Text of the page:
The court also rejected other, more technical, objections to the law—that the Attorney General’s enforcement of the policy violated due process by reversing earlier interpretations of the law, and that the Attorney General failed to comply with the formal rule-making procedures under the New York State Administrative Procedure Act before adopting the policy change. Finally, and importantly, the court held that the policy is not preempted by federal law, which sets out a mechanism for states to request Schedules B from the IRS and also ensures the confidentiality of donor information.
While this preliminary ruling is almost certain to receive appellate scrutiny either before or after development of a factual record, the national implications of this ruling must be noted by tax exempt entities looking to raise funds in New York. First, as noted by Citizens United following the ruling, it is a significant development that General Schneiderman has recognized the need for donor information to remain confidential, notwithstanding the requirement that such information now be disclosed to New York State. It is also noteworthy that the court accepted the Attorney General's argument that requiring registered charities to file donor disclosures furthers the state's interests in overseeing charitable organizations and enforcing solicitation laws, since information on charities’ sources of funding enables law enforcement to identify organizations that may be operating fraudulently or without a proper charitable purpose. This is an important precedent that other states are likely to follow when enacting similar policies in the future.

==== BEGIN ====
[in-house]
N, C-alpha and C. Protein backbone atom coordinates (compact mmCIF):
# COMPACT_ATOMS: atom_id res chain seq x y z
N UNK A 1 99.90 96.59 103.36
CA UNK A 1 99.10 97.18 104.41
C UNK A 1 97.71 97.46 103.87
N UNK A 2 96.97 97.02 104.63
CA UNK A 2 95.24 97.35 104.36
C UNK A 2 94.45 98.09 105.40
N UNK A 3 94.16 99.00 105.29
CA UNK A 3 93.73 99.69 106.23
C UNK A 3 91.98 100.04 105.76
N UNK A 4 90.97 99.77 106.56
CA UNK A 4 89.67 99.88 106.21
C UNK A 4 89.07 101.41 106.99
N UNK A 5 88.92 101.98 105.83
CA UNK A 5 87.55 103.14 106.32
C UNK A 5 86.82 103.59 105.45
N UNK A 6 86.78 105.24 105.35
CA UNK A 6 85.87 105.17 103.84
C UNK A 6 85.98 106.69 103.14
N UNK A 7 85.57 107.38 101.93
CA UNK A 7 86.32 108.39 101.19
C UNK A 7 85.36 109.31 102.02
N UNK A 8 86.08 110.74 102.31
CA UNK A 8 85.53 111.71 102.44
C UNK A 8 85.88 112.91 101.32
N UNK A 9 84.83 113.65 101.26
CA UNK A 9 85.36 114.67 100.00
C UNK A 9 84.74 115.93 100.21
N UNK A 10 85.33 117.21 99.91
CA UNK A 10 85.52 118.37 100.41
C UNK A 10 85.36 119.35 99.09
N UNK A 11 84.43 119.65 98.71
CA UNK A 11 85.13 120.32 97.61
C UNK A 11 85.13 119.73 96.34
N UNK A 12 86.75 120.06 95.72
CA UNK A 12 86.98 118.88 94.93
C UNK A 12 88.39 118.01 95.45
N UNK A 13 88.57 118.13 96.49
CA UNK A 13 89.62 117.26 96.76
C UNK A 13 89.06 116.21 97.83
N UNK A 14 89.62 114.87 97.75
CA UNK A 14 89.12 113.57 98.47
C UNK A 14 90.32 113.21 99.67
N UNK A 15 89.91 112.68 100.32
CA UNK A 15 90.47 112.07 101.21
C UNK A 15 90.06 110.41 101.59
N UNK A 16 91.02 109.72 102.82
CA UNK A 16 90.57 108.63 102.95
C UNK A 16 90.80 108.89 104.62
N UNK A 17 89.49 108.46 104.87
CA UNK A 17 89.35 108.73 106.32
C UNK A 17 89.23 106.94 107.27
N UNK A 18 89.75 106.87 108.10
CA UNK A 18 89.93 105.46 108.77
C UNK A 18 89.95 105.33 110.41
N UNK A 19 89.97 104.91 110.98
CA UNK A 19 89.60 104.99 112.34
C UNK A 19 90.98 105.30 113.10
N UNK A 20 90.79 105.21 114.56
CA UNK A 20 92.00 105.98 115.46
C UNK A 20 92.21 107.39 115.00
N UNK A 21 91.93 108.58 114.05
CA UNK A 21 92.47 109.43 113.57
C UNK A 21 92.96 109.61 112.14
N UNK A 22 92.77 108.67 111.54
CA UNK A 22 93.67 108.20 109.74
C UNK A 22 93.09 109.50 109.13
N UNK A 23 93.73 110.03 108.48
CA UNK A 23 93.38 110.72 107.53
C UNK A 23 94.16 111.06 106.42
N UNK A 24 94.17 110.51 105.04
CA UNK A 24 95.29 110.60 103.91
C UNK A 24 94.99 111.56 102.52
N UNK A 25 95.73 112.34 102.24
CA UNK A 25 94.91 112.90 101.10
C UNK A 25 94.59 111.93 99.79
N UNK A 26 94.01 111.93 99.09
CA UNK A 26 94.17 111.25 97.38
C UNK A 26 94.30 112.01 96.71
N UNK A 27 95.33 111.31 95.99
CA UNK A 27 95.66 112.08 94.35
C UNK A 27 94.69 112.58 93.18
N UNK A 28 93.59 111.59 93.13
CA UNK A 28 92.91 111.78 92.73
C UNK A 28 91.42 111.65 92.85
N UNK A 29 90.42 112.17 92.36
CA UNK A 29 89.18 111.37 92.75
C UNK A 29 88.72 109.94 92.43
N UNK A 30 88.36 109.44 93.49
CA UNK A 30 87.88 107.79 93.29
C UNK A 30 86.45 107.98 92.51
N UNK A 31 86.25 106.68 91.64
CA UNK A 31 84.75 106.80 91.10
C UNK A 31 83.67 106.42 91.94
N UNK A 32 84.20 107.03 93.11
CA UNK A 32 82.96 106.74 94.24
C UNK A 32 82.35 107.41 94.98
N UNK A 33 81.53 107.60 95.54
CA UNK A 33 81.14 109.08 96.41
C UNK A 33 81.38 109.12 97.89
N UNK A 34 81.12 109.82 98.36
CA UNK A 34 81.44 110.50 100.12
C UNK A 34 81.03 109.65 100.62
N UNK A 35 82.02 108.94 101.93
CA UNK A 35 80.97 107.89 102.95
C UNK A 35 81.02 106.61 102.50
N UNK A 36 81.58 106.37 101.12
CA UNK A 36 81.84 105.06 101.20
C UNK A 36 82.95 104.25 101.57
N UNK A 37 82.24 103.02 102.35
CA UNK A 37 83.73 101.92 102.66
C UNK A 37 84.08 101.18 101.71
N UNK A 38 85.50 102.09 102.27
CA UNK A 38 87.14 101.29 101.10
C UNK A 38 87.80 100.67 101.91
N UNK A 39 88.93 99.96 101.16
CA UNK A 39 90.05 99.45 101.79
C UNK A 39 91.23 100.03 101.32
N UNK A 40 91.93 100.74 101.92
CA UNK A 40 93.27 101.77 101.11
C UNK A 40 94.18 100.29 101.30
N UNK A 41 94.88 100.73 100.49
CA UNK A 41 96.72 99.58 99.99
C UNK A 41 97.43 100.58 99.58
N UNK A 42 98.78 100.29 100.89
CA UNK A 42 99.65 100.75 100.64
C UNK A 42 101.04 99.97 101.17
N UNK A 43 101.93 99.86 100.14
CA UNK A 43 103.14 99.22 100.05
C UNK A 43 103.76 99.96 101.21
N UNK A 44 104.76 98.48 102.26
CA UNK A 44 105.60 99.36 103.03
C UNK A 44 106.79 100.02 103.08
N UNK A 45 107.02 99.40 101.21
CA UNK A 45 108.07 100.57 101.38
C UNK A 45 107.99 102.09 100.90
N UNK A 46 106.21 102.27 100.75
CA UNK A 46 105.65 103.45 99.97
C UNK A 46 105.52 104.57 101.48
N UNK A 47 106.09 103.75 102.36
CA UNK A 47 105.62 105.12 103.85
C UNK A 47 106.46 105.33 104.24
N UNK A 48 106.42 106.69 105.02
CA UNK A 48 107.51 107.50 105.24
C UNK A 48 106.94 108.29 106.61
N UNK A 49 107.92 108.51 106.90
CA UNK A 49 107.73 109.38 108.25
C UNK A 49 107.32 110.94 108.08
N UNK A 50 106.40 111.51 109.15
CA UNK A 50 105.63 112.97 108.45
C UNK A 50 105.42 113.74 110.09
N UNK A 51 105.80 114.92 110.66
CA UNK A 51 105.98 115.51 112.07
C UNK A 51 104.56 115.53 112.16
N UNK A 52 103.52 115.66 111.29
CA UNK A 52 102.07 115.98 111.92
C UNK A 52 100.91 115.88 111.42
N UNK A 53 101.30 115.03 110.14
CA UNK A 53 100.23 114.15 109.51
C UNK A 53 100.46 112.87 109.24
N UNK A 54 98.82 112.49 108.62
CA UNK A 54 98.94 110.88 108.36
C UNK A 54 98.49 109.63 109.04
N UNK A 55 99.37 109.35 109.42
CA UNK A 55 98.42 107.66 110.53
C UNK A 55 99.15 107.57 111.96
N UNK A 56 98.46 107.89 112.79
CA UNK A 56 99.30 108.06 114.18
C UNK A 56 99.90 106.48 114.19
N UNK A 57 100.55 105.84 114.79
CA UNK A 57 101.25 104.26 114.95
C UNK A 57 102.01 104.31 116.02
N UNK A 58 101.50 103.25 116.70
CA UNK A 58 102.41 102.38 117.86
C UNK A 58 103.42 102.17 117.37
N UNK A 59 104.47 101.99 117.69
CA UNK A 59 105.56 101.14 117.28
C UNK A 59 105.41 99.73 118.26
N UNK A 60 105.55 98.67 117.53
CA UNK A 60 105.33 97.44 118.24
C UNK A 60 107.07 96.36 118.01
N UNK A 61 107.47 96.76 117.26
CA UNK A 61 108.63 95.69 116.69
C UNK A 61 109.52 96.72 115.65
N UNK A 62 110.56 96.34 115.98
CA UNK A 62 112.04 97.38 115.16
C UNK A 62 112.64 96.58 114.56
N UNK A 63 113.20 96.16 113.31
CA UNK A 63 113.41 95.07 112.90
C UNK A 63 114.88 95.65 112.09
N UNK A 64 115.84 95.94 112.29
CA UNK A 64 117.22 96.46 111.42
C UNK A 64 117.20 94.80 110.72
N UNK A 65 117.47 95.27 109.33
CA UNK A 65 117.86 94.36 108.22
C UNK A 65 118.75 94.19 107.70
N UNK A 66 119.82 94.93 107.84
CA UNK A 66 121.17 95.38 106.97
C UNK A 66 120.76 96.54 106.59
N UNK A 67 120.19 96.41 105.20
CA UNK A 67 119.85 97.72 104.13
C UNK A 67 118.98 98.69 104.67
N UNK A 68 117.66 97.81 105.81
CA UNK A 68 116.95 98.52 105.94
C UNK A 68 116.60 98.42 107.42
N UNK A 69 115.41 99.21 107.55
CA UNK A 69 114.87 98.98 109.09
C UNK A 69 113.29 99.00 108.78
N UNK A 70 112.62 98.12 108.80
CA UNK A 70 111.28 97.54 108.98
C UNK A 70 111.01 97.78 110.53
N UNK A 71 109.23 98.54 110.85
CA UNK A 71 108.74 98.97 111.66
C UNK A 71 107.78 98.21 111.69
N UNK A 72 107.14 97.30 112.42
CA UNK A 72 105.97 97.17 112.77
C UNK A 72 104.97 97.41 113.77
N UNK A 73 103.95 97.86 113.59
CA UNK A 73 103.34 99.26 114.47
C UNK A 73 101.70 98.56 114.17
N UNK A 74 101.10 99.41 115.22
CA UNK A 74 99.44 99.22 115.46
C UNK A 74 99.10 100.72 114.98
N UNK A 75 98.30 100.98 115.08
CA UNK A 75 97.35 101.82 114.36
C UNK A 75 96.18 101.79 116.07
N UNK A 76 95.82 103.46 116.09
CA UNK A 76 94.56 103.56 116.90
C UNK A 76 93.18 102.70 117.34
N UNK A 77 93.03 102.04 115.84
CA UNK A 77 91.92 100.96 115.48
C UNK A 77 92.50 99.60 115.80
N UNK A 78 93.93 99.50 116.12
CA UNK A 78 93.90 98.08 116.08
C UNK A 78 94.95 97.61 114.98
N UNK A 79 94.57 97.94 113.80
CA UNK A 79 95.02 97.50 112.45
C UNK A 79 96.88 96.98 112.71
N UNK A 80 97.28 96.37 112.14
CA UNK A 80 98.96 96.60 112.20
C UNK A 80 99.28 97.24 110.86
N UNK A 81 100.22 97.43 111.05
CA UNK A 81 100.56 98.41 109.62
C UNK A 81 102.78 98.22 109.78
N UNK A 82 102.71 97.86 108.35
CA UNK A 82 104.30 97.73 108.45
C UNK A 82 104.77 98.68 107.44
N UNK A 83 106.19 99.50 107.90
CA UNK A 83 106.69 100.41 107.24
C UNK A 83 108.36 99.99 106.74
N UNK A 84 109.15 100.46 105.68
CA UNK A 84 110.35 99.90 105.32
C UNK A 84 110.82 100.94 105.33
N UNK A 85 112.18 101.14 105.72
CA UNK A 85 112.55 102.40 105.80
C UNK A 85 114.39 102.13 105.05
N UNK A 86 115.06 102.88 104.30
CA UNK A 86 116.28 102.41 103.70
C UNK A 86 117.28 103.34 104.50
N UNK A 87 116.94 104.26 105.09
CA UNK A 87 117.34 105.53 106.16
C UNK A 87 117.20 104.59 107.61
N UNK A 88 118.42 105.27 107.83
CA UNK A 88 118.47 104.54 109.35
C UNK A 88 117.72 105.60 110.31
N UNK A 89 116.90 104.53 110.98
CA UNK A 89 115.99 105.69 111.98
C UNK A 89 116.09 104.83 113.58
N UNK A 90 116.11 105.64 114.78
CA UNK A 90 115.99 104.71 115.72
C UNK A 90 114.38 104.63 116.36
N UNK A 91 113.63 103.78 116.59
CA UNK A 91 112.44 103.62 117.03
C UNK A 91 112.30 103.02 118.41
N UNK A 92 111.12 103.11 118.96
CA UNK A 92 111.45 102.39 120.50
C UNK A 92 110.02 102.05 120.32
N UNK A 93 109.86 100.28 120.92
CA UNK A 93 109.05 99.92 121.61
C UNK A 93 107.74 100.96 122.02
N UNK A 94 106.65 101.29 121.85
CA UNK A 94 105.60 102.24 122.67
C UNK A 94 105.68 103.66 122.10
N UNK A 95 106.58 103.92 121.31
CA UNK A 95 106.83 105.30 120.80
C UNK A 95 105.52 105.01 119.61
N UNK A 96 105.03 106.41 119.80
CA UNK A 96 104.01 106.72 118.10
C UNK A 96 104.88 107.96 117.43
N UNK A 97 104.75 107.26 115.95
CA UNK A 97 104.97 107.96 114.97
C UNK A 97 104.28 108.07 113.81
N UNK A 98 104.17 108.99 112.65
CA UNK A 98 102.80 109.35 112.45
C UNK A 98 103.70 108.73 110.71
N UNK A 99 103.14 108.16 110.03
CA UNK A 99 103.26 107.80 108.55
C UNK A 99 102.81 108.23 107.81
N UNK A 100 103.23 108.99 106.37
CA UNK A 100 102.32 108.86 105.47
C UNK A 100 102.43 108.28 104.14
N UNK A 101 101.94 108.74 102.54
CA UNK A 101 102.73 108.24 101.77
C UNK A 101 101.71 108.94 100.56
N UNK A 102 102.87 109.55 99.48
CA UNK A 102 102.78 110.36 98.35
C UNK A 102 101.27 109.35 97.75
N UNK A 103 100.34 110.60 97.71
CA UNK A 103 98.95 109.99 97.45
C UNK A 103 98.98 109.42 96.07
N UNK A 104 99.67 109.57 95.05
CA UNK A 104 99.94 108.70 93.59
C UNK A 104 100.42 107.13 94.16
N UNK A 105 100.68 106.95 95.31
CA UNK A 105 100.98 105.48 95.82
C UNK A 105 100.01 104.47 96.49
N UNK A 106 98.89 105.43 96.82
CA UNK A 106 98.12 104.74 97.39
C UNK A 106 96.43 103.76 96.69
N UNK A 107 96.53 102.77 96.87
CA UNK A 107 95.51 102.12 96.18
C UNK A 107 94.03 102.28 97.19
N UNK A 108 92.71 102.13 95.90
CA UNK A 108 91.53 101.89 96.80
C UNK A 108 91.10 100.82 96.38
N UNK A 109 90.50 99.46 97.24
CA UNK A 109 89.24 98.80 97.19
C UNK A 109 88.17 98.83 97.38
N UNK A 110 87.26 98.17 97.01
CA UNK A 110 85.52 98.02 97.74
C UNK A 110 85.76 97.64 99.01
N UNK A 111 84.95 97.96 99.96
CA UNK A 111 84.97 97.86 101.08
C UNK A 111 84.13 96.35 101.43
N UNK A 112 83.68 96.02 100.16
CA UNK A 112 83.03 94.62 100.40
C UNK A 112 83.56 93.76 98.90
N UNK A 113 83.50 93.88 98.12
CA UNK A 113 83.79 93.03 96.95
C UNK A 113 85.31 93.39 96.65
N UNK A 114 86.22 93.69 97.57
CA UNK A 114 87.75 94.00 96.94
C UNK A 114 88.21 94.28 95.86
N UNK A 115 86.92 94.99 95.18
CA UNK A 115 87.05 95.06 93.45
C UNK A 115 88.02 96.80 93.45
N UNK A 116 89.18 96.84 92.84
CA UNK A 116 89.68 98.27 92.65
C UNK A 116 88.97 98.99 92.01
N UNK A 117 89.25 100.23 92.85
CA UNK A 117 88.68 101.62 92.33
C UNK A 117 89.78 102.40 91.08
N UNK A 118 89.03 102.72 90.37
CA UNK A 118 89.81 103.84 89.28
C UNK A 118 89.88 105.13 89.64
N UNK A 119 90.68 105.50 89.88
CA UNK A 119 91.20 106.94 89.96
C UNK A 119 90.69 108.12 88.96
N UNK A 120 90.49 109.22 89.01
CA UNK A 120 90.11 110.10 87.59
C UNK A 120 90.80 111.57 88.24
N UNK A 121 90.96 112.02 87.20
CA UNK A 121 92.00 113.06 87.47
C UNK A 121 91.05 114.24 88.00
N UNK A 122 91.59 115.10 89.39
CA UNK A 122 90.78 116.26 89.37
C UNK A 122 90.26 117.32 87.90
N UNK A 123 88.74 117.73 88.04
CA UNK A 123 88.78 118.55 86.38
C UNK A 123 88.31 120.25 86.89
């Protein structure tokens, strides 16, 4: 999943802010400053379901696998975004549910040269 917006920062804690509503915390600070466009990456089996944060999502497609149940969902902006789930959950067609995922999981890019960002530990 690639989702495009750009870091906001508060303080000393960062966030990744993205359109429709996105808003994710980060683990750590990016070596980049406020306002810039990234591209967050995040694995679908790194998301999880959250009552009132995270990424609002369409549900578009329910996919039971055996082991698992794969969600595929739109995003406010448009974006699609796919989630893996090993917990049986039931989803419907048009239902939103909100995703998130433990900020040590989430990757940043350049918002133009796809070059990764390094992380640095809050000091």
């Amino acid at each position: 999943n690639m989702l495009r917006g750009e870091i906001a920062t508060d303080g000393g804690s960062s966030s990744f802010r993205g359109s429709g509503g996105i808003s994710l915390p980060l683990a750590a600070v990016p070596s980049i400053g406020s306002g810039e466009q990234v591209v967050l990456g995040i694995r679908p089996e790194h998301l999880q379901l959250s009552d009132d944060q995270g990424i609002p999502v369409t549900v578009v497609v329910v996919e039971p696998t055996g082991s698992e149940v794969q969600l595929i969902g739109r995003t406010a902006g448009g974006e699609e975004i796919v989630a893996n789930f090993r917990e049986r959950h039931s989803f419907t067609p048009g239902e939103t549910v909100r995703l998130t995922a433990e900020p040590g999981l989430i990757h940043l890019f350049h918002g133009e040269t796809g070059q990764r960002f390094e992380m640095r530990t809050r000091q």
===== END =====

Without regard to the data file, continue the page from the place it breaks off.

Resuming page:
New York charitable organizations may also face further scrutiny with respect to their transparency obligations going forward. On August 3, New York’s Joint Commission on Public Ethics (JCOPE) ruled that two 501(c)(4) organizations, Family Planning Advocates of New York (FPA) and the state Civil Liberties Union (NYCLU) were not exempt from New York law that required advocacy organizations to publically disclose the source of their funding for lobbying activities. A 2012 amendment to New York lobbying law obligated entities who lobby on behalf of themselves and who spend more than $50,000 on lobbying activity in New York State to make publically available each source of funding that exceeds $5,000 for such lobbying. An organization, however, could seek an exemption from disclosing such funding sources to JCOPE (and thus becoming publically available) if the entity could demonstrate, by clear and convincing evidence, that disclosure of the funding source would cause “substantial likelihood of harm, threats, harassment or reprisals” to the donor of such funds.
Last year, JCOPE rejected the requests by FPA and NYCLU for a donor-disclosure exemption. The groups appealed this administrative decision and a judicial hearing officer reversed JCOPE’s decision. As a result, the two groups resubmitted their exemption applications to JCOPE.
Upon review of the application and evidence presented by the two organizations, JCOPE ruled that the two organizations failed to demonstrate by clear and convincing evidence that “harm, threats, harassment or reprisals” existed to warrant an exemption. In fact, the JCOPE chairman noted that lobbying law “should tilt heavily in favor of disclosure” and warned that granting such an exemption in these two cases would establish an excessively lax standard. This sends a strong signal that groups seeking a disclosure exemption will have a very high bar to clear to prevent public scrutiny of its donors. Accordingly, advocacy organizations and other 501(c)(4) groups need to be aware that significant lobbying in New York State could open themselves up to disclosure about the individuals and entities that support such group’s lobbying activity.
These are significant developments which will require careful analysis and consideration by all tax exempt groups.